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Richard Rodgers birthday

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Richard Rodgers was born 101 years ago today, June 28, 2002 in Long Island, New York.

Richard Rodgers may have been the greatest composer of the entire Broadway tradition. He had a heller career with his original lyricist Lorenz Hart. Besides a zillion other hits, they wrote “My Funny Valentine,” which is a career worth of achievement in itself. Oh, yeah, and also from Babes in Arms, a ditty called “The Lady Is a Tramp.”

After he broke up with Hart though, Rodgers really hit the big time. His first collaboration with his new lyricist Oscar Hammerstein was a little thing called Oklahoma! that greatest ever musical blast of optimism, debuting smack in the middle of WWII. Naturally, I particularly favor the pure parodic self-pity of “Poor Judd I Dead,” particularly the Rod Steiger performance in the 1955 movie version. Famously, Rodgers said he wrote “Oh, What a Beautiful Morning” in about 15 minutes. Yowsa!

Oh, but of course they were just getting warmed up. Carousel, The King and I, State Fair, South Pacific, and The Sound of Frickin’ Music (uh, emphasis added) were yet to come, including “Do Re Mi” and “My Favorite Things.”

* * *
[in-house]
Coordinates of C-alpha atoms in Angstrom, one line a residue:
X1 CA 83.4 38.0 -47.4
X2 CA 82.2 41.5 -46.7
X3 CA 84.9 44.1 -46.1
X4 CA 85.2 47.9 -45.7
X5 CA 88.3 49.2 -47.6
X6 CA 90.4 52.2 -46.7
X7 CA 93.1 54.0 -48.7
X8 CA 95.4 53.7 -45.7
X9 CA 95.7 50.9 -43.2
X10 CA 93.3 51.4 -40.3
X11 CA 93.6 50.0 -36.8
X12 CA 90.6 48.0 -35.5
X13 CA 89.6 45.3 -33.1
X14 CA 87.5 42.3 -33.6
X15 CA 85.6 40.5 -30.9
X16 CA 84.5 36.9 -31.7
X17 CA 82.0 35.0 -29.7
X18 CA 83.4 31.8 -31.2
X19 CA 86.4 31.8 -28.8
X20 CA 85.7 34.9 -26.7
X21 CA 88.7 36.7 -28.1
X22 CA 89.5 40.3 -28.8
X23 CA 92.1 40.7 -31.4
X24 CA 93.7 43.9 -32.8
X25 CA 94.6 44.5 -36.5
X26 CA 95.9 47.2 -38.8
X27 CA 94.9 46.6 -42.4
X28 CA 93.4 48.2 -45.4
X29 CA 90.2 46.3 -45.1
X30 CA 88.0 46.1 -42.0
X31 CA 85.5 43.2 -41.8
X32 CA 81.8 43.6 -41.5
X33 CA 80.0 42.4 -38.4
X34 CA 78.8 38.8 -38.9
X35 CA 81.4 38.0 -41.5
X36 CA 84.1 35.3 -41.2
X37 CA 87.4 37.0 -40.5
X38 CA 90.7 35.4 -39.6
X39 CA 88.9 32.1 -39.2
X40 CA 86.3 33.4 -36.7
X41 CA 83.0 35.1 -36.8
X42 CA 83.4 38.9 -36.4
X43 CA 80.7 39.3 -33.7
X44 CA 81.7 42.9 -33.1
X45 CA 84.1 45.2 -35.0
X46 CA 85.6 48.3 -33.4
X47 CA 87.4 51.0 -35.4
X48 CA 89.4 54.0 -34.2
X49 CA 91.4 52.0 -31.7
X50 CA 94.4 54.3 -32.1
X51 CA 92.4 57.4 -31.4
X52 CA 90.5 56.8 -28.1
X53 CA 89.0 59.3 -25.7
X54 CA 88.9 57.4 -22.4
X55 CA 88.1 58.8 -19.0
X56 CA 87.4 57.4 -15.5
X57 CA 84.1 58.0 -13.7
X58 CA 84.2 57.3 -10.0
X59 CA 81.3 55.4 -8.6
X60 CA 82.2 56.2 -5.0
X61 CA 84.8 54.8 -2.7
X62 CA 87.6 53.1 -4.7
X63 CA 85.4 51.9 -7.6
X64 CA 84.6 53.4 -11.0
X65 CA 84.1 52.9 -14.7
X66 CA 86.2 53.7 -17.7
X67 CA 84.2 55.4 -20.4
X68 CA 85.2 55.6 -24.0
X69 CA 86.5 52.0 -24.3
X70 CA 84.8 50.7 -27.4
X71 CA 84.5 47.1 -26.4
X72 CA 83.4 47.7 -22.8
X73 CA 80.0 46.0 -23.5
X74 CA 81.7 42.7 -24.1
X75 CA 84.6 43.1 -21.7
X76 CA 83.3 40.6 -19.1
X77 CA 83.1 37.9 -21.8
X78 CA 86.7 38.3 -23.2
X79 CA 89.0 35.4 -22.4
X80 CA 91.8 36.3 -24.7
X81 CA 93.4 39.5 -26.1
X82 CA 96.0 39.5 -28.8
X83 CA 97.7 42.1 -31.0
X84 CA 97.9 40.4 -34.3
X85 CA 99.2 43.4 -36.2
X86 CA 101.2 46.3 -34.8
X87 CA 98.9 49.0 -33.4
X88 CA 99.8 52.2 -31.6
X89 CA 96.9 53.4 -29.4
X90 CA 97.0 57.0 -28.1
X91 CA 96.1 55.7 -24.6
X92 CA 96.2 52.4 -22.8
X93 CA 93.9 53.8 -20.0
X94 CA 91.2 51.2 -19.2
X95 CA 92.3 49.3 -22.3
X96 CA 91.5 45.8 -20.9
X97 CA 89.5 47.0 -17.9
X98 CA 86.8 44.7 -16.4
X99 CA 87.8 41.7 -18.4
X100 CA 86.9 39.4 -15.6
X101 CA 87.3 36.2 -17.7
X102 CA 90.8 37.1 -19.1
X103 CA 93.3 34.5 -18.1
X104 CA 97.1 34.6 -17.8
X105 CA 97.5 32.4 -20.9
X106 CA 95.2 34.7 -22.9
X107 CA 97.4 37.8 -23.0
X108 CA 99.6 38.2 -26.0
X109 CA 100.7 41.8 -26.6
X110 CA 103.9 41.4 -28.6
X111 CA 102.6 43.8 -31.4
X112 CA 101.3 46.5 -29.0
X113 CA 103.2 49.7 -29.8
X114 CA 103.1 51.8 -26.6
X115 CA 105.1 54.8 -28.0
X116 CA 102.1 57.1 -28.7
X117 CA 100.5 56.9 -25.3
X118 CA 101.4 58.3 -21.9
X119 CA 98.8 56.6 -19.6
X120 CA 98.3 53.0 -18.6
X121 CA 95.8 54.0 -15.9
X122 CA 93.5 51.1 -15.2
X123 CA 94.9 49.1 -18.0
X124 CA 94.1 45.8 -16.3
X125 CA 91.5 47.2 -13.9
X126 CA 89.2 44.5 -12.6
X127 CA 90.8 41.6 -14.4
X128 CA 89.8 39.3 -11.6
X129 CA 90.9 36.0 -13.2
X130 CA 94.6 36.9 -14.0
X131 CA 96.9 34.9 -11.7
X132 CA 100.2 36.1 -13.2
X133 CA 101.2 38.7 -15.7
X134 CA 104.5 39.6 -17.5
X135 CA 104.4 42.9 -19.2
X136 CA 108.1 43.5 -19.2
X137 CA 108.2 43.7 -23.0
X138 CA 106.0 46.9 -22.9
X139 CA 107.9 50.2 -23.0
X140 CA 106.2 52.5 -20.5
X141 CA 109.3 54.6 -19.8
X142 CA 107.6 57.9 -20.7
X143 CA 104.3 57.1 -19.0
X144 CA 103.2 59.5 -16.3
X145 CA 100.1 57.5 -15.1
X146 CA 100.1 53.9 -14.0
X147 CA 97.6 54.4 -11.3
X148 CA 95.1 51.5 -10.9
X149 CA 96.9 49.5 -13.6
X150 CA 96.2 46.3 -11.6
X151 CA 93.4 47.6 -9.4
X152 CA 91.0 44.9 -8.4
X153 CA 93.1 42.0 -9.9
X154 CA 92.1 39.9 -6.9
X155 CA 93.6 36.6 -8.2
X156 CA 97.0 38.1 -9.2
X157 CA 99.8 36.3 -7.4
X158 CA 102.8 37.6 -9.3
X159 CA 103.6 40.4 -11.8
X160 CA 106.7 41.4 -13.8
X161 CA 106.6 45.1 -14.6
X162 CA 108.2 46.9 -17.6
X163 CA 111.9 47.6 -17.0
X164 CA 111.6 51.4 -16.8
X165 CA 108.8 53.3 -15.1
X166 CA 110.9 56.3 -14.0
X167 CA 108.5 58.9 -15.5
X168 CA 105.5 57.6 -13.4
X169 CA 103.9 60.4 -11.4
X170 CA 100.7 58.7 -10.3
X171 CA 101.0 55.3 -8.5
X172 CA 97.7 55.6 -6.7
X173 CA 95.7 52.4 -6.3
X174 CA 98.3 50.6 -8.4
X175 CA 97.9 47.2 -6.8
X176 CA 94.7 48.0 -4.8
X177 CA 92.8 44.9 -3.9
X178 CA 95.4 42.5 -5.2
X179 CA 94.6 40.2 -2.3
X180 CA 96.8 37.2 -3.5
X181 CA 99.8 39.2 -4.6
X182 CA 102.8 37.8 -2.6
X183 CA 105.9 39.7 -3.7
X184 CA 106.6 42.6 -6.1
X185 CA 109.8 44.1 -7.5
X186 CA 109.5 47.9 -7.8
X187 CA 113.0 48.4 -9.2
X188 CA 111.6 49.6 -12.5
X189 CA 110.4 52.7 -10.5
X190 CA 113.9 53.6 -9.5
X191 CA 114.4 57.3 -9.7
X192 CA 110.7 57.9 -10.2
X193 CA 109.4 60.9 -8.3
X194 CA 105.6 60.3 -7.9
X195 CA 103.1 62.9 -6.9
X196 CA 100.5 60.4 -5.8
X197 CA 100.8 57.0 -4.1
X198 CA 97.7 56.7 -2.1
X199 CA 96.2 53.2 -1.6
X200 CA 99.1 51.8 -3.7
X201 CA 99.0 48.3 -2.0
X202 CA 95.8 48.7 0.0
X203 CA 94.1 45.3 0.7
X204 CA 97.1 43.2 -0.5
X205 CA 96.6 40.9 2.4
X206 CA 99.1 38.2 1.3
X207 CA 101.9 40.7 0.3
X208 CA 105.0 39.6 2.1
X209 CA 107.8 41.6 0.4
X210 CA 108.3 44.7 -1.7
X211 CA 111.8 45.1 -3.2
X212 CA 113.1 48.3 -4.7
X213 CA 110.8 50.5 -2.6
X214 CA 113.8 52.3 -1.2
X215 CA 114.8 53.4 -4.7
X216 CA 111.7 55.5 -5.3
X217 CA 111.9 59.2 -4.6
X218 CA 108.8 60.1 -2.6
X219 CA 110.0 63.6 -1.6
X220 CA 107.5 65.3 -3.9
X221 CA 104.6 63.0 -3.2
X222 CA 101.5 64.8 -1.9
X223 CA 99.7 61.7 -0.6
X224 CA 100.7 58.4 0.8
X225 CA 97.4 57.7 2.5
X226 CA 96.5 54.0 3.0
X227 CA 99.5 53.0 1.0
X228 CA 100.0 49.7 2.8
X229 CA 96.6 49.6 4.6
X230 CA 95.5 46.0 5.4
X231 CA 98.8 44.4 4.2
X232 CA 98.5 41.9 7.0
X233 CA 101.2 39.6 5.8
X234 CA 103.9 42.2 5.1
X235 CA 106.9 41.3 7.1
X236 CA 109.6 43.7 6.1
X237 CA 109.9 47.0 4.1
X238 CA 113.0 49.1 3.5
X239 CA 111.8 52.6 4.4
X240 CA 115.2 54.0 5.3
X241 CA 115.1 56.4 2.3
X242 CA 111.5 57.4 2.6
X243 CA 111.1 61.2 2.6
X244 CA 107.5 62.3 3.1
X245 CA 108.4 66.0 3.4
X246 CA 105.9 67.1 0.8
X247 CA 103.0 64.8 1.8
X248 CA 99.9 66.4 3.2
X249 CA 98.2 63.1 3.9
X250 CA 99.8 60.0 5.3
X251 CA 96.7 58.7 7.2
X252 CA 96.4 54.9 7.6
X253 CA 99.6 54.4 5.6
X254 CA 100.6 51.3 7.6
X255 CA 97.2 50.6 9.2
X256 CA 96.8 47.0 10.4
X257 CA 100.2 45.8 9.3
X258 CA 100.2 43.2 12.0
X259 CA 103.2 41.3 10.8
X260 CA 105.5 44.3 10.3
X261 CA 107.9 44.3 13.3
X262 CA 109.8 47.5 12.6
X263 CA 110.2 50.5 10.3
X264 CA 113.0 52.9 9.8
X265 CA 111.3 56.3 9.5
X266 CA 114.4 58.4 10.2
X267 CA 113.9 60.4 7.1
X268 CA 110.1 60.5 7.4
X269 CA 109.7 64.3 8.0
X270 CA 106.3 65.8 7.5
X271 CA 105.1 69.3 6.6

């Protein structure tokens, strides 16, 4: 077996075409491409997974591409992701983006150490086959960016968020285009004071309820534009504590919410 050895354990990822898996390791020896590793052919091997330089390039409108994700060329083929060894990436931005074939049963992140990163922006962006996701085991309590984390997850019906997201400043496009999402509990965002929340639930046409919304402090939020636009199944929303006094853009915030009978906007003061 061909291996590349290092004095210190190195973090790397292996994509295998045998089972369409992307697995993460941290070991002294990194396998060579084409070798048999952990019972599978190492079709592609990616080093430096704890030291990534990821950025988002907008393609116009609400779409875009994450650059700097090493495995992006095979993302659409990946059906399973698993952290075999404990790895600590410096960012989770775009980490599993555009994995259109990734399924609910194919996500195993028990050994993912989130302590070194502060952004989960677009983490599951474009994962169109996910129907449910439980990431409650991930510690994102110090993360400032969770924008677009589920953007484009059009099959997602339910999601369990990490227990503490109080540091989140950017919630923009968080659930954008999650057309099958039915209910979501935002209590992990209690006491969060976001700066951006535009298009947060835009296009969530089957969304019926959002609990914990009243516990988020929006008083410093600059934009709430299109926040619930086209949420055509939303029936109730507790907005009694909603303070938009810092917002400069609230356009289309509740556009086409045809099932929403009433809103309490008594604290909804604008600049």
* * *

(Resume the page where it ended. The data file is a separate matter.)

He was just that damned good.

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  • http://http// Natalie

    Rodgers and Hammerstein were the BEST!

    When I was studying theater in college, I took a course in the history of American musical-comedy theater. Prior to the show that began as “Away We Go!,” musicals were largely revues or plays with songs interspersed; the songs entertained, but they didn’t help tell the story. Oklahoma has a storied place in theater history because it was revolutionary — the FIRST musical-comedy that integrated song, dance, orchestrations, and libretto into a cohesive whole. Plot, character development, exposition — it continued through dialogue, songs, even a dream ballet. The professor said we would remember its premiere date, March 31, 1943, forever. In my case, she’s right so far.

    It’s not advertised here, but there is a modern and amazing recording of the 1998 Royal National Theatre production of Oklahoma; Australian actor Hugh Jackman wowed London as Curly before putting on the mutant Wolverine’s claws for X-Men. He is an astoundingly powerful singer (be sure to catch him singing and dancing on Broadway as the late entertainer Peter Allen this fall in The Boy from Oz). Other standouts in an excellent cast are Josefina Gabrielle as Laurey and Maureen Lipman as feisty Aunt Eller. You can find the 1998 British recording via the usual suspects. I have several recordings of Oklahoma, and the Royal National Theatre CD should be an essential part of a serious Oklahoma, musical comedy, or Hugh Jackman fan’s collection.